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Baraq is not Alone

“And Baraq said, ‘If you will go with me, I will go; if you will not go with me, I will not go.’”

(Judges 4:8)

We have spoken already of the theme of this account…that of men not standing up and taking leadership in the life of Israel. Here we see Baraq, the flash of lightning, showing his true colors. This is the reason that he did not obey God’s command in the first place. And here, even after the Judge and prophetess is confronting him in his disobedience, we find Baraq still being obstinate and stubborn in disobedience. Such is what happens when one places oneself before God.

Lest in hindsight, we condemn Baraq based on his cowardice and disobedience, we must be reminded that his actions are little different than men in America today. In our culture women tend to be the driving force when it comes to the spirituality of their families and many men are absent or otherwise too preoccupied to work or projects to be bothered. Many men take Baraq’s exact attitude toward Deborah when it applies to church worship on Sunday morning — “I’ll go if you really want me to, but unless you go, I won’t go.”

Yet, as men, we are called to be the spiritual leaders of our homes. We should be setting the bar for our families and living out a model of spirituality and faithfulness for our children and our wives to imitate. We should value the word of God and commit ourselves to studying it so that we can teach our families and then lead our families in the wisdom of the Word. Yet, more often than not, men in the west — men who are professing Christians — do not do so. Thus, if there is repenting to do, Baraq is not alone.

Hasn’t God already Given You an Order?

“She sent for and she called Baraq, the son of Abinoam, from Qedesh-Naphtaliy, and said to him,  ‘Has not Yahweh, the God of Israel, given an order to you? ‘Gather to Mount Tabor and bring with you 10,000 men from the Sons of Naphtaliy and from the Sons of Zebulun and I will gather to you, to the river Qishon, Sisera, the commander of the army of Jabin and his chariots and his multitude. And I will give him into your hand.’’”

(Judges 4:6-7)

If the presence of a female judge was a shadow of the theme of men shirking their duties, Deborah’s calling out Baraq is a clear indication of what is taking place…or perhaps we ought to say, what is not taking place. Notice Deborah’s words, for she is not calling Baraq to build an army and attack the armies of Sisera. Deborah is saying to Baraq, “Look, God’s already called you to do this, why are you dragging your feet?” Her words are not only the words of a prophet and a judge, but they stand as a reminder to all of us today that when God commands us to do this or to do that, we have an obligation to obey. We are not given freedom to drag our feet.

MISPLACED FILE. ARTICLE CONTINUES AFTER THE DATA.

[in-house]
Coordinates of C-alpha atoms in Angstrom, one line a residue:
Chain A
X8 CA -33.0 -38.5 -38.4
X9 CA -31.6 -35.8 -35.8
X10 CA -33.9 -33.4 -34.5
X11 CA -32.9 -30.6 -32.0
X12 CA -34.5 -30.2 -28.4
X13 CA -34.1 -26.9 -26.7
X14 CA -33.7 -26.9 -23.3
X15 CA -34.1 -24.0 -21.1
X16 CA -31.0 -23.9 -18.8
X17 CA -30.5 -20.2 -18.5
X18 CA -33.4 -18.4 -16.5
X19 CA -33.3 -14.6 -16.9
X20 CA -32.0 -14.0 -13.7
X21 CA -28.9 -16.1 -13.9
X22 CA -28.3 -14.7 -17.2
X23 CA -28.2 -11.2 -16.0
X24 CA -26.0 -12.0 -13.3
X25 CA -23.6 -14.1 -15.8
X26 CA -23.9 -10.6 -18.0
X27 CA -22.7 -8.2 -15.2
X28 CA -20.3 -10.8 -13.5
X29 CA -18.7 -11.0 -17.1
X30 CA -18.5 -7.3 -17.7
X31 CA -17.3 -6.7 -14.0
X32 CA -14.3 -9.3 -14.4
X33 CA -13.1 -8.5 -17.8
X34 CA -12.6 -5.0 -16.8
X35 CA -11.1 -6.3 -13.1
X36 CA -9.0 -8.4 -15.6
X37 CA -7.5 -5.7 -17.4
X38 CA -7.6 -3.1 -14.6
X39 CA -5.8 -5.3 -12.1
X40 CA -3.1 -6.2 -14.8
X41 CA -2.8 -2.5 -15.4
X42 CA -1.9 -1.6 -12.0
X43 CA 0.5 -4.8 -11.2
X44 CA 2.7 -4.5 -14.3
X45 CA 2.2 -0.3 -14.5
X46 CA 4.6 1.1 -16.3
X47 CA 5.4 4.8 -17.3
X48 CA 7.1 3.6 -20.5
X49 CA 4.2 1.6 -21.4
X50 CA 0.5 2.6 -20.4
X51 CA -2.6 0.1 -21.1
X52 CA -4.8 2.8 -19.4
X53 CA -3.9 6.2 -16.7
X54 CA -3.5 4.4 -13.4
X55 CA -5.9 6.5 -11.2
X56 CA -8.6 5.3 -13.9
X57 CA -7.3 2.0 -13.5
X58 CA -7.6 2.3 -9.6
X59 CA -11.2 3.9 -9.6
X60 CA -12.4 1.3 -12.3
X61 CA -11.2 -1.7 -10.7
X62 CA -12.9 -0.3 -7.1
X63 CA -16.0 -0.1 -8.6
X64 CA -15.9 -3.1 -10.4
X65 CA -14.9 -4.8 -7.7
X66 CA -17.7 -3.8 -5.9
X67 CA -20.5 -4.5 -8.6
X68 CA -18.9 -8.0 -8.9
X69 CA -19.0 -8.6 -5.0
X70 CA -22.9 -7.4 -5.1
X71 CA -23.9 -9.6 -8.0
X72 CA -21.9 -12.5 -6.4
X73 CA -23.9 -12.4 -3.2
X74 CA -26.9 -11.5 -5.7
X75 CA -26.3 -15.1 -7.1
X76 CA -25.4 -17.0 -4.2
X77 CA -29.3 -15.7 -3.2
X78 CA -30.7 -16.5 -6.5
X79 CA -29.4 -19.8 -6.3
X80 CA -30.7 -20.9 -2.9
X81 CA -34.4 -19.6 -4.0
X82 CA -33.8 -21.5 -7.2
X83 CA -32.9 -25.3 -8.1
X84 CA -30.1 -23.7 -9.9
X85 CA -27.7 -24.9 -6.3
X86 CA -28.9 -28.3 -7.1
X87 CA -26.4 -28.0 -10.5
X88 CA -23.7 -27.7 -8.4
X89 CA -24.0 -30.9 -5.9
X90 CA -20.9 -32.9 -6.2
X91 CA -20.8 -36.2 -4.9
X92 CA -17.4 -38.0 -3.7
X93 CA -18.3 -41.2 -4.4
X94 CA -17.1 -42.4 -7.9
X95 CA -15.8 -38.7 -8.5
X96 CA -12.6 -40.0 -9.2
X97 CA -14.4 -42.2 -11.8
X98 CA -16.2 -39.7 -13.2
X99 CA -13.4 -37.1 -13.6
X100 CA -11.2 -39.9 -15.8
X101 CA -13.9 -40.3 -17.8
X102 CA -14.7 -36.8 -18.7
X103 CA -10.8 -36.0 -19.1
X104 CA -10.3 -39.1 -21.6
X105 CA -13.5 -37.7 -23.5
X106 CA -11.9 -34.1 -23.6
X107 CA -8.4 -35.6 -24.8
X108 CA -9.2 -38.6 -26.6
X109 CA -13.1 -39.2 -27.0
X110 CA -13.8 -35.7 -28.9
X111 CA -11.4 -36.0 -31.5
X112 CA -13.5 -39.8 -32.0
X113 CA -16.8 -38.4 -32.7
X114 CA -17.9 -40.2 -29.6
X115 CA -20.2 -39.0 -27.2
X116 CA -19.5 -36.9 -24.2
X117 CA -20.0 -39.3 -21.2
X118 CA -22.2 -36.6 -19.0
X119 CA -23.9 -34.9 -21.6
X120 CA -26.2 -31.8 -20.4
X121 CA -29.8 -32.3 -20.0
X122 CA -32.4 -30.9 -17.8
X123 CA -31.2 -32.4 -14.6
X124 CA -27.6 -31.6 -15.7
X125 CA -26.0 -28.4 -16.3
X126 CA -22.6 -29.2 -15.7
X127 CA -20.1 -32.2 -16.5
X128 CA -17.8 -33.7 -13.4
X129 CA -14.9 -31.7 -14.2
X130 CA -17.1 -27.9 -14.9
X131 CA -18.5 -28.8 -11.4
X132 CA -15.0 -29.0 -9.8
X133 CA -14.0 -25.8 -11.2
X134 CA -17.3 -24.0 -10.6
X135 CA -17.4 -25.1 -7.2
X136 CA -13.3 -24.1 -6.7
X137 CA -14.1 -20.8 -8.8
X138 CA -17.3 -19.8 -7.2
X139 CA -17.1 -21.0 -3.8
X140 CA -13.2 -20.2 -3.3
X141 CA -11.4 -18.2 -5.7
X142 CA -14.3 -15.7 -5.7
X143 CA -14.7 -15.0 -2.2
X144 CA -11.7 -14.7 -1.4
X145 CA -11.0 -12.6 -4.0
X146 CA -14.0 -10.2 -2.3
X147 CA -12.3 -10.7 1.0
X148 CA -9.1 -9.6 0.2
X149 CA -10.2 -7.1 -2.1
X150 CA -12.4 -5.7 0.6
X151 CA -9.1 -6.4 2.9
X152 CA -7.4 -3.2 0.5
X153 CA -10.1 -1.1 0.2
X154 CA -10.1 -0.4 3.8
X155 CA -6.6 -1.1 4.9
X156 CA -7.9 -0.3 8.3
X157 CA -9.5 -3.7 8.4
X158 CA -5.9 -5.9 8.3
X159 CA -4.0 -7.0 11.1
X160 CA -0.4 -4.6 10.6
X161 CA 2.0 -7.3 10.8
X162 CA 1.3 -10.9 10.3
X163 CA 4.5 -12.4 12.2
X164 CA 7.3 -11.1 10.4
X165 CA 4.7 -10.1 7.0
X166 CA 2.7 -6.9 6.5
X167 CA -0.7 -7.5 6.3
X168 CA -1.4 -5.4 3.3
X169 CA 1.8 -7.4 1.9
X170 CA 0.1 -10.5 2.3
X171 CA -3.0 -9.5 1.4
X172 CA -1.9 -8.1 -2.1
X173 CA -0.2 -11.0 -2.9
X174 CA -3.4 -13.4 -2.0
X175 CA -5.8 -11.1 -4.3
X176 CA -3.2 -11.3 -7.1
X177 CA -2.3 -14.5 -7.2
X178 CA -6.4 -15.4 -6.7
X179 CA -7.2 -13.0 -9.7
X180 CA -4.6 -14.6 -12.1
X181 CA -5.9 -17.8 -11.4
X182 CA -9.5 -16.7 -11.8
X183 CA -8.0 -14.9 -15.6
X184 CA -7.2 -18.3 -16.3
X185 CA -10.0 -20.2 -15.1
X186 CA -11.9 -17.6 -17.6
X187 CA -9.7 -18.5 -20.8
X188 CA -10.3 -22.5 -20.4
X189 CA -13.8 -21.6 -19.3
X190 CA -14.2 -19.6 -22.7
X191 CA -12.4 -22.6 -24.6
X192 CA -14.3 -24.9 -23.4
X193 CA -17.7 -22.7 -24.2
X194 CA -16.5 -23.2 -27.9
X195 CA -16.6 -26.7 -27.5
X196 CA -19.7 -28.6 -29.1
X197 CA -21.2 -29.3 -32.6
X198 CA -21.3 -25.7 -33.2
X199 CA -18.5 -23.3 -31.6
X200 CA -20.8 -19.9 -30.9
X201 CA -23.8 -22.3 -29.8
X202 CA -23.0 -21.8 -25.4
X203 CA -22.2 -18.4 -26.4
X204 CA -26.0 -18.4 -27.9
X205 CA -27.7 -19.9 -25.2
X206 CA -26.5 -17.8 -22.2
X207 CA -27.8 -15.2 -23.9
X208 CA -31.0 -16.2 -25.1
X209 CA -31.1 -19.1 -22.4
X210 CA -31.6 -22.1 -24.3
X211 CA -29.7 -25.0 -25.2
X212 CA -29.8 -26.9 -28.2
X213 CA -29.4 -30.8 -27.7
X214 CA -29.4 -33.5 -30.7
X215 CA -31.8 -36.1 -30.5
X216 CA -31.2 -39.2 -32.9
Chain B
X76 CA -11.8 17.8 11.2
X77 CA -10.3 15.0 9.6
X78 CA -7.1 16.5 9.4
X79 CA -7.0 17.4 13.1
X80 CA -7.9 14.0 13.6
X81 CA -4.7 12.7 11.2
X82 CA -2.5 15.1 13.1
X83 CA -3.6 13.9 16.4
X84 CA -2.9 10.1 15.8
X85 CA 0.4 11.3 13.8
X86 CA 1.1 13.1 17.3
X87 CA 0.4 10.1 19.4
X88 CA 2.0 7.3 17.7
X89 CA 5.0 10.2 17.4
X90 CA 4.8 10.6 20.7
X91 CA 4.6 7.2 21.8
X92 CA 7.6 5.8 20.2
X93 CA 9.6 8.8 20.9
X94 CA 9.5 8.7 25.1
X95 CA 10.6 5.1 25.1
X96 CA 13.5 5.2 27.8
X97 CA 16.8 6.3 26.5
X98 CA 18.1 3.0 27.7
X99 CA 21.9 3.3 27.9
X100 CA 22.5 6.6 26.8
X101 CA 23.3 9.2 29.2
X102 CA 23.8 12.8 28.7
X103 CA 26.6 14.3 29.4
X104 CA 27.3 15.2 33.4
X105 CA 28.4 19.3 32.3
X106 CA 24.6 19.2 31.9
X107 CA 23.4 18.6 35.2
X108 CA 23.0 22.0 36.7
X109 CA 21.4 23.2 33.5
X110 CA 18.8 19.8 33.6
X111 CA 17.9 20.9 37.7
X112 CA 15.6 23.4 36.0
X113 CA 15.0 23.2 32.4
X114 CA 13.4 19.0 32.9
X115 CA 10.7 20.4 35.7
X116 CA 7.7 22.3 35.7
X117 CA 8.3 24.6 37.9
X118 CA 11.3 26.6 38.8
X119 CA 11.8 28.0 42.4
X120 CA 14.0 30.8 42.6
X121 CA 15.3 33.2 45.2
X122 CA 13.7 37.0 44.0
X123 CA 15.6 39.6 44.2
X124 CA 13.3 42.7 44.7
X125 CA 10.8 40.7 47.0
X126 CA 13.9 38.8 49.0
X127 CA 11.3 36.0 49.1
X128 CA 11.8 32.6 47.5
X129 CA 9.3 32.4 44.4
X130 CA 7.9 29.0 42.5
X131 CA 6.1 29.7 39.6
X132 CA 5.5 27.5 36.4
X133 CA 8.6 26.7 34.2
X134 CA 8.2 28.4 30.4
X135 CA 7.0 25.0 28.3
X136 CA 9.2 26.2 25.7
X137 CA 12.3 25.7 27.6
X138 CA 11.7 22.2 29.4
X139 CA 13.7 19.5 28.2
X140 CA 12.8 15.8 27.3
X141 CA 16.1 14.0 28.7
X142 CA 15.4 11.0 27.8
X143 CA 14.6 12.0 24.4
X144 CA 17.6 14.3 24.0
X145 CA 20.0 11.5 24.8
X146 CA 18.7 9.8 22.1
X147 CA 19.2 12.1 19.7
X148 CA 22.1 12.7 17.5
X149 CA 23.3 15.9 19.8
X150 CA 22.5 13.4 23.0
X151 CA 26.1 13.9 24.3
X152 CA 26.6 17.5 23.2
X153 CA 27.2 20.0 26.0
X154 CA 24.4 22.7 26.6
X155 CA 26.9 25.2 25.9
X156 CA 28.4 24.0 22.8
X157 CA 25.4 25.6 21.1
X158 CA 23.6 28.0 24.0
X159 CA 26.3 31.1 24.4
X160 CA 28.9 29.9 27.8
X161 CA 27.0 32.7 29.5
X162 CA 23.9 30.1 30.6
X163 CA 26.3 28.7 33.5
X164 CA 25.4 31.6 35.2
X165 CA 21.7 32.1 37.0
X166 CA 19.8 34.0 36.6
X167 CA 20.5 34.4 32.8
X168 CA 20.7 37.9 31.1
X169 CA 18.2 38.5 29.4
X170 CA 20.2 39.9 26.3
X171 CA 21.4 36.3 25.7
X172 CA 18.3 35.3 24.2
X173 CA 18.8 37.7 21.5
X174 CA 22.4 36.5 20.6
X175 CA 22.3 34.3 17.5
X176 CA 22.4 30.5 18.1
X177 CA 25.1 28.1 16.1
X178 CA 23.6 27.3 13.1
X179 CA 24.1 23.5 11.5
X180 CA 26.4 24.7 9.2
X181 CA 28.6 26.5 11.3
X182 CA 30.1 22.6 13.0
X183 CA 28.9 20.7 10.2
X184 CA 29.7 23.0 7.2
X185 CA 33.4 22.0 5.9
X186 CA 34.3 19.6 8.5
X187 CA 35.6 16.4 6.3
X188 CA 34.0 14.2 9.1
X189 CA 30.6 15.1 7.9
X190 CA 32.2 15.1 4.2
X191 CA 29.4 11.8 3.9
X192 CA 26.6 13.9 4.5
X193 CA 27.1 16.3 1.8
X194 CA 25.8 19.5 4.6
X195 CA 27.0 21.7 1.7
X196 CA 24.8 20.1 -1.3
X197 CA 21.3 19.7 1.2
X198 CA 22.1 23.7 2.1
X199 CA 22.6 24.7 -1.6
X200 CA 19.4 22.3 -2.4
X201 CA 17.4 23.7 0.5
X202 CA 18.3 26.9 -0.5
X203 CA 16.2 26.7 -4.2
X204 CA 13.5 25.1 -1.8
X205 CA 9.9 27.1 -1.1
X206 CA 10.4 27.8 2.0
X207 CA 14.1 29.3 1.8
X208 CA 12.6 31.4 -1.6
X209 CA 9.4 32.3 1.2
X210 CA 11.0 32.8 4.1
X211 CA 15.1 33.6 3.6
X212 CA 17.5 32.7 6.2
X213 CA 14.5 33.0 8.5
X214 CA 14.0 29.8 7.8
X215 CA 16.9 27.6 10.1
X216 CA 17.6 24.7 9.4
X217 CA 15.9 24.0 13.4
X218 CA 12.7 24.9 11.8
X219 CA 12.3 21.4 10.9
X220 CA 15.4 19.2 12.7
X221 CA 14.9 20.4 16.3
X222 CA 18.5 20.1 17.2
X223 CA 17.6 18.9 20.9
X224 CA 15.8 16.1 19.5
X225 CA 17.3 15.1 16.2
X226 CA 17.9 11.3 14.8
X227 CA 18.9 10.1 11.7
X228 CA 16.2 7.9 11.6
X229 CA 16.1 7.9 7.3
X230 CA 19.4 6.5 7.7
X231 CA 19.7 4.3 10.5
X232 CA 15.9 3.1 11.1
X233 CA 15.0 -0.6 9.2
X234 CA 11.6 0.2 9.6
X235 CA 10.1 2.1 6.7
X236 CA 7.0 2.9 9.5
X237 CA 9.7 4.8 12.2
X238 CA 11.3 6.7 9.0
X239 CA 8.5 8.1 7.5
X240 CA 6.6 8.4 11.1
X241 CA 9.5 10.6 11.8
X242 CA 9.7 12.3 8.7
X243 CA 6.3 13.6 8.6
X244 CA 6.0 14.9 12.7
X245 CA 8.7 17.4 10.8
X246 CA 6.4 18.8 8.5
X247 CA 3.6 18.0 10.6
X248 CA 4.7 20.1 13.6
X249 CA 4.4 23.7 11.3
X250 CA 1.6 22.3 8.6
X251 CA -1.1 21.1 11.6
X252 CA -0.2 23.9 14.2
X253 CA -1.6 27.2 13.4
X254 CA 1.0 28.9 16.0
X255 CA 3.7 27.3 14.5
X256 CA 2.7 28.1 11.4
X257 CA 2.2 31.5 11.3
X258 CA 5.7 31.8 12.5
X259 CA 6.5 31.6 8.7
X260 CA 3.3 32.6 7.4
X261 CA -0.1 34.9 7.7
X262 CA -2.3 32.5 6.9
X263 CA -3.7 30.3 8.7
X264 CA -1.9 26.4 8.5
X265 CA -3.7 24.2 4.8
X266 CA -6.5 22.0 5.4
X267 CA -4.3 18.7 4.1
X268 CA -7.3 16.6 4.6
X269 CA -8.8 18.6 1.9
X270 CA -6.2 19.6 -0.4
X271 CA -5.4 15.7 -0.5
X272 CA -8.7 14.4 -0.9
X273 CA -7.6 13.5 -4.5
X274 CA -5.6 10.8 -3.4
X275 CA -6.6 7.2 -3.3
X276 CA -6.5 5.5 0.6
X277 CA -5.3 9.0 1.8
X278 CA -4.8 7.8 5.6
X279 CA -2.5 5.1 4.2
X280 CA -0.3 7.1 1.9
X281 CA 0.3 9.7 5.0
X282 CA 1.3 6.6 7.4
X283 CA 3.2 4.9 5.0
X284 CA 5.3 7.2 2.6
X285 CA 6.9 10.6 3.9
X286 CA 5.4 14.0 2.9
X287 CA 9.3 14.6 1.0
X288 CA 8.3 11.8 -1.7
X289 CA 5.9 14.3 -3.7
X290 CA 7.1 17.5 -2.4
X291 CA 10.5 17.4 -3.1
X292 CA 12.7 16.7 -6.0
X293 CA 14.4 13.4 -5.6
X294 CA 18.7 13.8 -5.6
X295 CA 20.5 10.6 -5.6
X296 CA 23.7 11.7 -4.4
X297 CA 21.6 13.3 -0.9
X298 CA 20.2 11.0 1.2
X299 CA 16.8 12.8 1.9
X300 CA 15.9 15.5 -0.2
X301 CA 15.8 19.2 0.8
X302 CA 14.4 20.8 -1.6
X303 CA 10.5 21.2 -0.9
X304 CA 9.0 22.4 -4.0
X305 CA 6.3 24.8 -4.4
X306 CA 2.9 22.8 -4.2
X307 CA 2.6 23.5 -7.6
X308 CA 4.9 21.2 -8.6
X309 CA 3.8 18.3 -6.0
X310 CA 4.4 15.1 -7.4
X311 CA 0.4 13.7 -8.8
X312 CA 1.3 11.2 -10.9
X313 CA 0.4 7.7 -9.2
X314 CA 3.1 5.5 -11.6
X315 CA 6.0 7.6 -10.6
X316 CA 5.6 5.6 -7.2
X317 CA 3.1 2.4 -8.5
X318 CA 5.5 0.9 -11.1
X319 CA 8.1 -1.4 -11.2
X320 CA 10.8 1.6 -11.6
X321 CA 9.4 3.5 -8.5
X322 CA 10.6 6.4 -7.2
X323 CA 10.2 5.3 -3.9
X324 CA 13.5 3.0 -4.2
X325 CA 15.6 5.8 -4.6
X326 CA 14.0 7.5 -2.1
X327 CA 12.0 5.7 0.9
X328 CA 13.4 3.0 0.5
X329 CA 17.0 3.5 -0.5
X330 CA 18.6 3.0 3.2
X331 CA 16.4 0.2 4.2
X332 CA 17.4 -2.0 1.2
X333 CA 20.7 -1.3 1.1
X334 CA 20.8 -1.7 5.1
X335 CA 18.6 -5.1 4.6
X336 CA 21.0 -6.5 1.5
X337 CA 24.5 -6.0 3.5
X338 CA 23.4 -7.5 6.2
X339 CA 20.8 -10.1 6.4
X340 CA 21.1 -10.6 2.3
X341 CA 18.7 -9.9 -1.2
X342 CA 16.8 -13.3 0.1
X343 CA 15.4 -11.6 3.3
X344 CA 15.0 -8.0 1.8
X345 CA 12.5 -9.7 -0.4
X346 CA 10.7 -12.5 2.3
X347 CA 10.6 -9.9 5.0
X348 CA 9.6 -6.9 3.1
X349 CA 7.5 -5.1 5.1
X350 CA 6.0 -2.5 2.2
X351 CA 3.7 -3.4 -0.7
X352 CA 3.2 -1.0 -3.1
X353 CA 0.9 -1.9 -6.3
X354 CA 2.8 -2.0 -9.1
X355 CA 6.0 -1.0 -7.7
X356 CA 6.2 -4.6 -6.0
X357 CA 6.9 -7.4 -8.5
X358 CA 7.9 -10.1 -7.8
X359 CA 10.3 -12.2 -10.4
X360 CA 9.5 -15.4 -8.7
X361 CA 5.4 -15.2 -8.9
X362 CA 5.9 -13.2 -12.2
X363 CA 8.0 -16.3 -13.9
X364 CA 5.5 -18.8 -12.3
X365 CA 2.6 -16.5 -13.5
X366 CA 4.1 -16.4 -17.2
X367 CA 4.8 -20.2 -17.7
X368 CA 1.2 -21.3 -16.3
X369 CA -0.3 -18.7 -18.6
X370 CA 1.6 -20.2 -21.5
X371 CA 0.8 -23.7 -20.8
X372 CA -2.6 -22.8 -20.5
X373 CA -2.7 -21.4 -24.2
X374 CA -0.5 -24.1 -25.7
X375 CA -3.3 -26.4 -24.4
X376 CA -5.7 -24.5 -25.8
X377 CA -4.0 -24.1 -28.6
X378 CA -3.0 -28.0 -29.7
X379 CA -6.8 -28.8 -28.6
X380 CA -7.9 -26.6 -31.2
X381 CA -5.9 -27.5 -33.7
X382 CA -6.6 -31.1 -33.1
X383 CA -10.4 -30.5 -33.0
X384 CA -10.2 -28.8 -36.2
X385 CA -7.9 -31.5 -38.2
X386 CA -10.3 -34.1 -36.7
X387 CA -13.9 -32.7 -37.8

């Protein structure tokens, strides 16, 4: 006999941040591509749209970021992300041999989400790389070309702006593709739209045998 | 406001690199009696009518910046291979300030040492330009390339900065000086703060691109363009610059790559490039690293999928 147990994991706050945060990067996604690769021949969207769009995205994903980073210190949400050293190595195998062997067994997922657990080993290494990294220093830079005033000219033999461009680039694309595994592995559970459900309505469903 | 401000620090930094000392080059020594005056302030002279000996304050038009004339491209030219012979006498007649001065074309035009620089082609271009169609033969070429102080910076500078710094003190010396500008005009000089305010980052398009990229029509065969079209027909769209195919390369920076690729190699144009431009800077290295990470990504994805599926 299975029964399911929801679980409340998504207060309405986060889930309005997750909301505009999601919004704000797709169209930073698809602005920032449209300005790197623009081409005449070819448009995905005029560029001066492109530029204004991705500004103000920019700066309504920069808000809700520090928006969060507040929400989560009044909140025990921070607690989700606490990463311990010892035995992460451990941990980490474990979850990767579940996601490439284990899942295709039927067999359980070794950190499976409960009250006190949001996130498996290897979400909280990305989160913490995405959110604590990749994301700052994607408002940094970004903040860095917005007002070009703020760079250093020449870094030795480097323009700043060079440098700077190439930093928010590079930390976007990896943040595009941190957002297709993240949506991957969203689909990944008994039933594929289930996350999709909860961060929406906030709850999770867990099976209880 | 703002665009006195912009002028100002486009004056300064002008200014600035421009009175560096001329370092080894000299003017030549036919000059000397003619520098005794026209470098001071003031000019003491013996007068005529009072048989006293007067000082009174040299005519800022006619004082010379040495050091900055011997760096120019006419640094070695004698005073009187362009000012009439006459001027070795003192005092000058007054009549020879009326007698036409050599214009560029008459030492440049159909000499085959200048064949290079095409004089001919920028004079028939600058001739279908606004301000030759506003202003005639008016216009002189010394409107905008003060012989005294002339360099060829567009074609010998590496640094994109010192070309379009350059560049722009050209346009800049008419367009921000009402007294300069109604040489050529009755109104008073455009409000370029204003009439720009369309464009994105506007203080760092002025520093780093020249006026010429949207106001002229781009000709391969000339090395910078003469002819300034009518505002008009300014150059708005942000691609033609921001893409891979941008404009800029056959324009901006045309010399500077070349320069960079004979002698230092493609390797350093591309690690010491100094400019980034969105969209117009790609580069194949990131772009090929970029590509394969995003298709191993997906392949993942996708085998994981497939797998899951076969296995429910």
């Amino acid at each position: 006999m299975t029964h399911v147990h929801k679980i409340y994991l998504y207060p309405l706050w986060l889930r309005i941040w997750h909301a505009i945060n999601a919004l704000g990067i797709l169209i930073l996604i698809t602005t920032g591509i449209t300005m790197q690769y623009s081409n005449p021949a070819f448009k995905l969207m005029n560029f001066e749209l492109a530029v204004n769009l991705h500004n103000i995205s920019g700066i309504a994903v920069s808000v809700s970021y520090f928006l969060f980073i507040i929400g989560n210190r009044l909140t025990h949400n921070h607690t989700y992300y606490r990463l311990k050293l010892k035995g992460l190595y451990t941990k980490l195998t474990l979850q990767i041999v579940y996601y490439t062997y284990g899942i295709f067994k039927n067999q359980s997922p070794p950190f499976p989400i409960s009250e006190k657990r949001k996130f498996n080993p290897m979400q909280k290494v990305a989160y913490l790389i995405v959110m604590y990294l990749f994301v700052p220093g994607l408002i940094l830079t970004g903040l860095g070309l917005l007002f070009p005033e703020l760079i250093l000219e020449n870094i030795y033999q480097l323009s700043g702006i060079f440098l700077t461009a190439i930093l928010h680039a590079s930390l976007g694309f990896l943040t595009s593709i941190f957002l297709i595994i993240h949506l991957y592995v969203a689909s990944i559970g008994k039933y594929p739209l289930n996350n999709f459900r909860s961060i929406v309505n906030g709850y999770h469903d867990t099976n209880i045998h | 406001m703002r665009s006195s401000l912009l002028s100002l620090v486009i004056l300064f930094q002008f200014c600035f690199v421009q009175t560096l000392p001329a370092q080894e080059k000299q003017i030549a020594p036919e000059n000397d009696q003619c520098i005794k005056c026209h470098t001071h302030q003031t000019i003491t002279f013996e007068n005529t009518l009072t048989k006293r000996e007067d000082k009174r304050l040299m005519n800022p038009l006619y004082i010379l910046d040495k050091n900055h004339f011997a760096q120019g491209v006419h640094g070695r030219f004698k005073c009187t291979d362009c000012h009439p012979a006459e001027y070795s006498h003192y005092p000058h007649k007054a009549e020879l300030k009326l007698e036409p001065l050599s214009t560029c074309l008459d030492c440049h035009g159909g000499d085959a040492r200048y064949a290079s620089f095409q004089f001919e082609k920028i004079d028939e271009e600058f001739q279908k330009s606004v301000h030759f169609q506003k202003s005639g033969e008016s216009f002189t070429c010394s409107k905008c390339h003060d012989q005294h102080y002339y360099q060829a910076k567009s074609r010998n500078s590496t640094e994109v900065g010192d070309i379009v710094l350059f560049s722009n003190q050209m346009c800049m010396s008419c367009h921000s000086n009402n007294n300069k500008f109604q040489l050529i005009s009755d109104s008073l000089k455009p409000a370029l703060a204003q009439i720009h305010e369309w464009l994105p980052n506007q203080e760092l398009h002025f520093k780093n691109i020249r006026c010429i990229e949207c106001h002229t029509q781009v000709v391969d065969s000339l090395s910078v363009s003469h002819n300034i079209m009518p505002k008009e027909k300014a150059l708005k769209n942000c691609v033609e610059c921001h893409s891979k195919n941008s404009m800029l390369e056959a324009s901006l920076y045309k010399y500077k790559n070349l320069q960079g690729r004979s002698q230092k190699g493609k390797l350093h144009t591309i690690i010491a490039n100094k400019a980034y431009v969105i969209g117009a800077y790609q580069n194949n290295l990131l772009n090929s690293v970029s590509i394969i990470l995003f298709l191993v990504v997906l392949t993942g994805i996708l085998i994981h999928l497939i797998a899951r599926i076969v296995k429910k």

In Hebrew, Baraq’s name means, “a flash of lightning.” Clearly, in the case of this general, the name speaks little of his military prowess and boldness but more aptly speaks of how quickly his nerve flees from him. Again, names often give us a little insight into what is taking place in the historical account. Deborah’s name, by the way, means “a swarm of bees” which is in many ways a very appropriate name given how the little group of Israelites will torment and chase off the “multitude” of Sisera. Interestingly, Deborah’s husband’s name means “To Redeem Them,” which is interesting as God does use the little swarm of bees to redeem his people.

As we read, then, Deborah reminds Baraq of the command that God had already given to him. There is a bit of a play on words in this command that is worth drawing our attention to. God says to Baraq, “Gather to Mount Tabor … and I will gather Sisera to you.” The same word,  Æ;KAvDm (mashak), is used in both places, drawing attention to the actions required. Basically, God is stating to Baraq, “You go muster an army and I will go and gather together Sisera so we can have a battle.” It is a reminder to us not only of God’s hand of deliverance, but also that God is sovereign over the armies even of his enemies. Such is the way with God. And though, on a human level, Sisera fielded a mighty army, if God has the power to draw them out and to gather them in a given place, he has the power to scatter and destroy them as well. Such is the way with God, may we always be in his hand and not positioning ourselves against it.